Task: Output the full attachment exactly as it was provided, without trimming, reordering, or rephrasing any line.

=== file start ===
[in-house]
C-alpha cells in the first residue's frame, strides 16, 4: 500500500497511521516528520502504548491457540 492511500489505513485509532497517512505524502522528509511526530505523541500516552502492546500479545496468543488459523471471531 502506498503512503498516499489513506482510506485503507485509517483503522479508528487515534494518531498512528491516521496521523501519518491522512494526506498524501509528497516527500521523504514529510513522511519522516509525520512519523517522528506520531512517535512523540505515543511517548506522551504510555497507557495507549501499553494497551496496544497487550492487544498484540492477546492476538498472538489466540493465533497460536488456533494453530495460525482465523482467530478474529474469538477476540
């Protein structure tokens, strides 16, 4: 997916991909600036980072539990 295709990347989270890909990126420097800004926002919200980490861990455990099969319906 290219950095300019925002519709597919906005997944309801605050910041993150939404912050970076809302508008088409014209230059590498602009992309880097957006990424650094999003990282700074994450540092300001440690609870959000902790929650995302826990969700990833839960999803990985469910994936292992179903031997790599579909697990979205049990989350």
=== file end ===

[in-house]
C-alpha cells in the first residue's frame, strides 16, 4: 500500500497511521516528520502504548491457540 492511500489505513485509532497517512505524502522528509511526530505523541500516552502492546500479545496468543488459523471471531 502506498503512503498516499489513506482510506485503507485509517483503522479508528487515534494518531498512528491516521496521523501519518491522512494526506498524501509528497516527500521523504514529510513522511519522516509525520512519523517522528506520531512517535512523540505515543511517548506522551504510555497507557495507549501499553494497551496496544497487550492487544498484540492477546492476538498472538489466540493465533497460536488456533494453530495460525482465523482467530478474529474469538477476540
């Protein structure tokens, strides 16, 4: 997916991909600036980072539990 295709990347989270890909990126420097800004926002919200980490861990455990099969319906 290219950095300019925002519709597919906005997944309801605050910041993150939404912050970076809302508008088409014209230059590498602009992309880097957006990424650094999003990282700074994450540092300001440690609870959000902790929650995302826990969700990833839960999803990985469910994936292992179903031997790599579909697990979205049990989350």